Jordy in the News

Jordy in the News

Posted on Jun.08, 2010, under Enhanced Vision News

WVU mascot uses technology that keeps him focused

When Derek Fincham was 2 months old, his parents noticed something wrong with his vision. His eyes were crossed and constantly moved back and forth.

An eye specialist diagnosed his problem as ocular albinism, the absence of pigment in the eyes, which causes a variety of problems.

At age 23, Fincham is in his second year as the West Virginia University Mountaineer mascot. His eyes are extremely sensitive to light and he also has a condition called nystagmus, which means his eyes move constantly.

“My biggest hindrance has been driving. As the Mountaineer mascot traveling to all different kinds of places, I have had to rely on friends to provide transportation, but everyone has been great,” Fincham said.

Researchers found that with ocular albinism, the eye’s fovea — the small area of the retina responsible for acute vision — doesn’t develop completely. It’s thought the lack of melanin pigment in the eye inhibits the fovea’s development, resulting in the eye not being able to properly process sharp light images.

Despite those vision impairments, Fincham has excelled in school, from the earliest grades through high school and into his college years. His family has been supportive throughout. Wanting to help her son as much as possible while he was growing up, Fincham’s mother actually earned a master’s degree in special education, specializing in the visually impaired.

“My parents have been advocates for me to ensure that I’ve always had whatever equipment or special needs provisions that have been required over the years. The schools I’ve been in have been good about providing those needs, and I’ve never had any problems here at WVU,” he said.

Fincham is a first-year graduate student working toward an advanced degree in rehabilitation counseling. Earlier this year, he completed his undergraduate work at WVU, earning a bachelor’s degree in religious studies. He plans to become a Methodist minister.

“I’m really thankful to my parents and to my friends who helped me reach my goals. I’ve been very fortunate to have a great support system behind me all the way.”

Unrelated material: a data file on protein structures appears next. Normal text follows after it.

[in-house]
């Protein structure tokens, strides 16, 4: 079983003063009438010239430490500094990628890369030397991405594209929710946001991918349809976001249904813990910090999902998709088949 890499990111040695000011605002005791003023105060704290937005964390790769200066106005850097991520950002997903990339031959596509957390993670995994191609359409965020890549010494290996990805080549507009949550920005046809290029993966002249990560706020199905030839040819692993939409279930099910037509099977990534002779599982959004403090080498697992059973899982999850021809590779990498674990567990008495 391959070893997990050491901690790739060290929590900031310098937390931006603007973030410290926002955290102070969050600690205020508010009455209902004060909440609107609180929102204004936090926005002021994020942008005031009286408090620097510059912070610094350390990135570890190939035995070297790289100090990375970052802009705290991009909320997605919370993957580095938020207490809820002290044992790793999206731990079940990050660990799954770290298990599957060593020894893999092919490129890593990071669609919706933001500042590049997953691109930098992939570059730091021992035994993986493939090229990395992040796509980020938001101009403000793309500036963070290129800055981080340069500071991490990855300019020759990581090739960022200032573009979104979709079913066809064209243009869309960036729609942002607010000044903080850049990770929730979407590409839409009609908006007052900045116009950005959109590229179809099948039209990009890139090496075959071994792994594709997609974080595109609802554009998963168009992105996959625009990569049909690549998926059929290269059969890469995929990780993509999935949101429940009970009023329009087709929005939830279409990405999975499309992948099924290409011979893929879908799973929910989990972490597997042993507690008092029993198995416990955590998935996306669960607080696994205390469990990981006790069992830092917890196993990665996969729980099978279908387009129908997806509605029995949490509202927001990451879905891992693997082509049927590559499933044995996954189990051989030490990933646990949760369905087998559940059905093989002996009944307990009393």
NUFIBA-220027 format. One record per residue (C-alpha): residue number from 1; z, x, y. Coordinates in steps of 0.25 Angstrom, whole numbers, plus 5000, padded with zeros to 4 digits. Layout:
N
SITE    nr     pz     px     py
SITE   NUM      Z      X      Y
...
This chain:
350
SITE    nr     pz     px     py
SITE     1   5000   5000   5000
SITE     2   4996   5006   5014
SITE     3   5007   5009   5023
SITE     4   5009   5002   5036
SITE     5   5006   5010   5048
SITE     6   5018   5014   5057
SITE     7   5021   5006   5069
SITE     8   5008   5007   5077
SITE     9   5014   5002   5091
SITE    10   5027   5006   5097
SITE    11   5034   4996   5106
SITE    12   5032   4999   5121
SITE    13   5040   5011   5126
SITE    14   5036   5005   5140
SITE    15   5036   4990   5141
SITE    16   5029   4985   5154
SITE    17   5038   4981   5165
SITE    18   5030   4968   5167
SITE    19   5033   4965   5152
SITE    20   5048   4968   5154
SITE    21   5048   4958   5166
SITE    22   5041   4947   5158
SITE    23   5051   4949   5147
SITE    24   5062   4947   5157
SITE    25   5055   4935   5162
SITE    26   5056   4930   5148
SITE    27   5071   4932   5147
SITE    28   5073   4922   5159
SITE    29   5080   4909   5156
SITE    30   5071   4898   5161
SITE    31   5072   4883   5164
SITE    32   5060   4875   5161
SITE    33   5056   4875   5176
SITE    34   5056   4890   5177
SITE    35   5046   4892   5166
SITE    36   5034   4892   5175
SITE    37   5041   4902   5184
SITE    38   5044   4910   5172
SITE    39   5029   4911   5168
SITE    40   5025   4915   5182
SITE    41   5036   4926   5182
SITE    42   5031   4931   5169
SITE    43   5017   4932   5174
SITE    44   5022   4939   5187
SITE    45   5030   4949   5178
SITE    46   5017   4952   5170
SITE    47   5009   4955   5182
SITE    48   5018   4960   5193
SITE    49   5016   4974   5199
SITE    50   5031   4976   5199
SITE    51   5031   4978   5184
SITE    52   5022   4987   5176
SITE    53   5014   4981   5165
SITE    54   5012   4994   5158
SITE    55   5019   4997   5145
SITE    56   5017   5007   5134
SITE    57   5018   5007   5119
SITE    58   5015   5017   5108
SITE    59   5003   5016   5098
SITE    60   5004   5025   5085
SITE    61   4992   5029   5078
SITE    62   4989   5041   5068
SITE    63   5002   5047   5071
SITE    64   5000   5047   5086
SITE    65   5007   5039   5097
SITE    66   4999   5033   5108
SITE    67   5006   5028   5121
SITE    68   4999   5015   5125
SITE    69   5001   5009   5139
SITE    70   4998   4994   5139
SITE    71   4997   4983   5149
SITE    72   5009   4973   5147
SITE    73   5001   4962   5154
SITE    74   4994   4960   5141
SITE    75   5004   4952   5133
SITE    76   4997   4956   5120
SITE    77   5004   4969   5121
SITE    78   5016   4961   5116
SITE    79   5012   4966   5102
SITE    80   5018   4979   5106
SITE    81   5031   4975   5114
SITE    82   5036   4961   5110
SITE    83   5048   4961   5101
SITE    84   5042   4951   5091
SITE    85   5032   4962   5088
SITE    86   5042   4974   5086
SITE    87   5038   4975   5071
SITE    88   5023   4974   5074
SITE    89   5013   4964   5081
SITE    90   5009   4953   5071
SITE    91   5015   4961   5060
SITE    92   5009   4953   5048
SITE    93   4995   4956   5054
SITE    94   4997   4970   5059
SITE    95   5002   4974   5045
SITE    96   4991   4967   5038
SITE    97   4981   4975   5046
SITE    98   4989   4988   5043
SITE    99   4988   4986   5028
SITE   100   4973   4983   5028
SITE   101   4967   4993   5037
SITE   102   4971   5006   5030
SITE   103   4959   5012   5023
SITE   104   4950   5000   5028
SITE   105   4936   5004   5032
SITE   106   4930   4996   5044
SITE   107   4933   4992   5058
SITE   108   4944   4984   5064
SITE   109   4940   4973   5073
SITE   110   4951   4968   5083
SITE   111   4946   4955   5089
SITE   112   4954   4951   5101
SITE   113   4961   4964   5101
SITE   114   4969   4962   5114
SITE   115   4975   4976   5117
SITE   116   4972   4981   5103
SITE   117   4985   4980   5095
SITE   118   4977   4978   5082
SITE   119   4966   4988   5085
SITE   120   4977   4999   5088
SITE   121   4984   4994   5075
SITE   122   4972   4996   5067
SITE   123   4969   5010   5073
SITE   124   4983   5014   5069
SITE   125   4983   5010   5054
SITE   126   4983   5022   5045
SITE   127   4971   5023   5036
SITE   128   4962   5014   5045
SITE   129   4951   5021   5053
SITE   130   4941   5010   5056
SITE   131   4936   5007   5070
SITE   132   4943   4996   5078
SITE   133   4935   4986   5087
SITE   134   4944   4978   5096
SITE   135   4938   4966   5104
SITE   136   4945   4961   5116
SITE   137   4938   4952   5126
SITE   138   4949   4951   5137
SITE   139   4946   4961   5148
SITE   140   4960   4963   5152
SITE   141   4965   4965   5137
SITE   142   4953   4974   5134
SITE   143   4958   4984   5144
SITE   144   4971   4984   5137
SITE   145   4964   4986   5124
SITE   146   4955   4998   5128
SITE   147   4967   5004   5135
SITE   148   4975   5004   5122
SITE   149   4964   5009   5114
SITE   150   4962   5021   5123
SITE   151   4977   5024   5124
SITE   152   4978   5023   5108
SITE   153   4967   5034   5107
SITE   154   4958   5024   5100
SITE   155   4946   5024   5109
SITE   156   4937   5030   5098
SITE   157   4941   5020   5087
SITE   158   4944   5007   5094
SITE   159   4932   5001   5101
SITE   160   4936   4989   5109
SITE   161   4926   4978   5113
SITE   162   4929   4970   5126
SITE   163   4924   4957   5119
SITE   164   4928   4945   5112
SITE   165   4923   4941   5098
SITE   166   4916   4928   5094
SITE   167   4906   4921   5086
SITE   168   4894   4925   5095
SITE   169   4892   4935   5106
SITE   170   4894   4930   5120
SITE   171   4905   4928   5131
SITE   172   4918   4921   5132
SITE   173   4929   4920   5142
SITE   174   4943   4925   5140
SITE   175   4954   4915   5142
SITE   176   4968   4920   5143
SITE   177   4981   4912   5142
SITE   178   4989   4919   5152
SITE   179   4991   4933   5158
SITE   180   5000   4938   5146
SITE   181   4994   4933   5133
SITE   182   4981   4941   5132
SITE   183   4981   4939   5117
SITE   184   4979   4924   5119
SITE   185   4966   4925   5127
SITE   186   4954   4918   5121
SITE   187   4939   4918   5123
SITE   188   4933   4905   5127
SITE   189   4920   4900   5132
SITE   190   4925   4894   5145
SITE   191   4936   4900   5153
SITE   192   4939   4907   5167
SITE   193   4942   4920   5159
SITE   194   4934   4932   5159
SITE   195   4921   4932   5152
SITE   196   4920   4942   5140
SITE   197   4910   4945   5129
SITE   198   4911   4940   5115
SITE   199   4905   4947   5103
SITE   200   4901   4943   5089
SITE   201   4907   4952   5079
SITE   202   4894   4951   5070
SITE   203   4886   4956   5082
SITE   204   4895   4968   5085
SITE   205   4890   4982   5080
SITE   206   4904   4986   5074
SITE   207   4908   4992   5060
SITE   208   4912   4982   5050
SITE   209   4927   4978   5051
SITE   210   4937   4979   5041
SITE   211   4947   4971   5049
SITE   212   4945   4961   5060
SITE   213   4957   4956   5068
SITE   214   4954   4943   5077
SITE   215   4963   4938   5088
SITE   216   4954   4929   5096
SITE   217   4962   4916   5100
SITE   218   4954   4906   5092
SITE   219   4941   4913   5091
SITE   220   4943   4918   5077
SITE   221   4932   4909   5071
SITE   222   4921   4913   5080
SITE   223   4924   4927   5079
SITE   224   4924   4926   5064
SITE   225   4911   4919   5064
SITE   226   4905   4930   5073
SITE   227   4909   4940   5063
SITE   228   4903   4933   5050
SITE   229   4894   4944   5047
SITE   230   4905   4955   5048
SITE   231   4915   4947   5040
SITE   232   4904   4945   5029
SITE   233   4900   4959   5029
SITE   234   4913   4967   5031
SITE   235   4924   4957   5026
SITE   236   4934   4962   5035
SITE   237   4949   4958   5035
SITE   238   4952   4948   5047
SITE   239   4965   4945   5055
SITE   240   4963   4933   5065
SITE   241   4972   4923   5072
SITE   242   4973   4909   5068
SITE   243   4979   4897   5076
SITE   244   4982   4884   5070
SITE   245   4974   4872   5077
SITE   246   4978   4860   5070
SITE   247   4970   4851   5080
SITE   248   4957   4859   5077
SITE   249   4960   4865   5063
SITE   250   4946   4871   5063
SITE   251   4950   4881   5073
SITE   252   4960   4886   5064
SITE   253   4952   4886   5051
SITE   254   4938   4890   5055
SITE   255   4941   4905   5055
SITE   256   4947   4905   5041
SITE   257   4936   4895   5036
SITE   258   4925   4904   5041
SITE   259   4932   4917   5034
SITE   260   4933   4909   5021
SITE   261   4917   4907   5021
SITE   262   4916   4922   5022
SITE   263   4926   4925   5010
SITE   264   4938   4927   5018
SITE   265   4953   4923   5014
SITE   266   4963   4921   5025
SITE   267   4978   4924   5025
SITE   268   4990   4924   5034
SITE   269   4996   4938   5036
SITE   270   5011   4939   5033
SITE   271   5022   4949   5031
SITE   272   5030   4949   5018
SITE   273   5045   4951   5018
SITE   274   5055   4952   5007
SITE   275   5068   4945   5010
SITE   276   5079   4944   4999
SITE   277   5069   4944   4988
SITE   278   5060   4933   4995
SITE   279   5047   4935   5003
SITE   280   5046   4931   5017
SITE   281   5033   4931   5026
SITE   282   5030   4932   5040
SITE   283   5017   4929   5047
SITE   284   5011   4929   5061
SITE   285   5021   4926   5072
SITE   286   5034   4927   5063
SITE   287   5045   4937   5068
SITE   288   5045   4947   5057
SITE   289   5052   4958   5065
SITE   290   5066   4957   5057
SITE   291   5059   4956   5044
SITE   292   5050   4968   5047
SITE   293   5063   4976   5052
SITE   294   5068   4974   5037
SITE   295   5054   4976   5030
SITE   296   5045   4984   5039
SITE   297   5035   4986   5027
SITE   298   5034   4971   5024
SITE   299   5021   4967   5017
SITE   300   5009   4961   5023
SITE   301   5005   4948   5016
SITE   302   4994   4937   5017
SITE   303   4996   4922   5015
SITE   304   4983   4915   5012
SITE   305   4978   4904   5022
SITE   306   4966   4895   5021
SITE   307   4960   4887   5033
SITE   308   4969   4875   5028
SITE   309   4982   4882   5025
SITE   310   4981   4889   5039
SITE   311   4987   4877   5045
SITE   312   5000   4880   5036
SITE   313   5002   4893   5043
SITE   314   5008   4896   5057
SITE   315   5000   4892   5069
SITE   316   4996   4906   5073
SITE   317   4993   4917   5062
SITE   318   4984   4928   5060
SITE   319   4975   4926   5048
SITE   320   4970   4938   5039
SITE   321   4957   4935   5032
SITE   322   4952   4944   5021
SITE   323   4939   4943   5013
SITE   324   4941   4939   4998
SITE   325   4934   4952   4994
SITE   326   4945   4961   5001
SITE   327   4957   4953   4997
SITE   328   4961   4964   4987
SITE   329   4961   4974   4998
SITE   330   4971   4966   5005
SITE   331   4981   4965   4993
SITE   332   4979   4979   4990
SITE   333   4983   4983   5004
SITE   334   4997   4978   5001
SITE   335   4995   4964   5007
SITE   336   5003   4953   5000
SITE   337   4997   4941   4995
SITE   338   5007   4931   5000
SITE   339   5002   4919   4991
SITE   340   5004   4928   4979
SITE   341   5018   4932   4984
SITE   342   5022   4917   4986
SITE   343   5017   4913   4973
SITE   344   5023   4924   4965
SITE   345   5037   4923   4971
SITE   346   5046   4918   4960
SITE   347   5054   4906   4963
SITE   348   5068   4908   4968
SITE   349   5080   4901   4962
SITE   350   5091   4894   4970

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Over the years, Fincham has been assessed and treated by numerous eye care professionals. He’s worked with various rehabilitation professionals as well, with these experiences leading him to enroll in WVU’s rehabilitation counseling program.

“I’m learning skills,” he says, “that will one day allow me to be an effective rehabilitation counselor.”

Fincham helped launch the low-vision institute at WVU’s Ruby Memorial Hospital. The institute promotes medical and technology research into the causes of and treatments for low-vision eye conditions.

Through the Rotary Angel Donor Vision Program, Fincham recently was introduced to a piece of technology that’s altered his life — JORDY™, a vision-assist device built in the United States by Enhanced Vision ( of Huntington Beach, Calif.

Resembling a pair of futuristic eyeglasses, JORDY is worn like conventional eyeglasses. Battery-powered, the compact, lightweight and flexible JORDY offers a magnification range to 30X plus auto-focus. Digital zoom capability allows users to focus on near and far subjects, and anything in between. A choice of four viewing modes — full-color, black-and-white, and high-contrast positive and negative — means users can deploy JORDY in the ways most beneficial to them. An optional desktop stand offers magnification to 50X plus a large work space with locking table for stationary reading and writing.

Trained on JORDY by Dr. Will Smith of the Appalachian Center for Visual Rehabilitation at the WVU Eye Institute, Fincham says JORDY capabilities have completely altered the classroom experience for him — for the better.

“Before I began using JORDY, I couldn’t see the front of the classroom or the whiteboard. I had to rely almost strictly on listening to what was being said in class, taping lectures and listening to books on tape,” Fincham said.

Reading assignments took a long time. “Before JORDY, it took me 10 minutes to read one page of text. Now, with the device, I can read a page in two to four minutes. I’ve also found that JORDY is great for reading magazines and newspapers, and I use it to watch movies on my notebook computer.”

Fincham’s strong belief in himself, his family and friends’ support, and his faith are cornerstones for what should prove to be a well-lived, productive life.

“I’m living my life with a physical disability, and I know how hard that is,” he says. “But I also know that by relying on your inner strength and the support of others, and taking advantage of assistive technology such as JORDY, there’s no reason for anyone not to achieve their life goals.”

For more information about JORDY, call 1-888-3161 or visit

By: Bev Davis

Original article:

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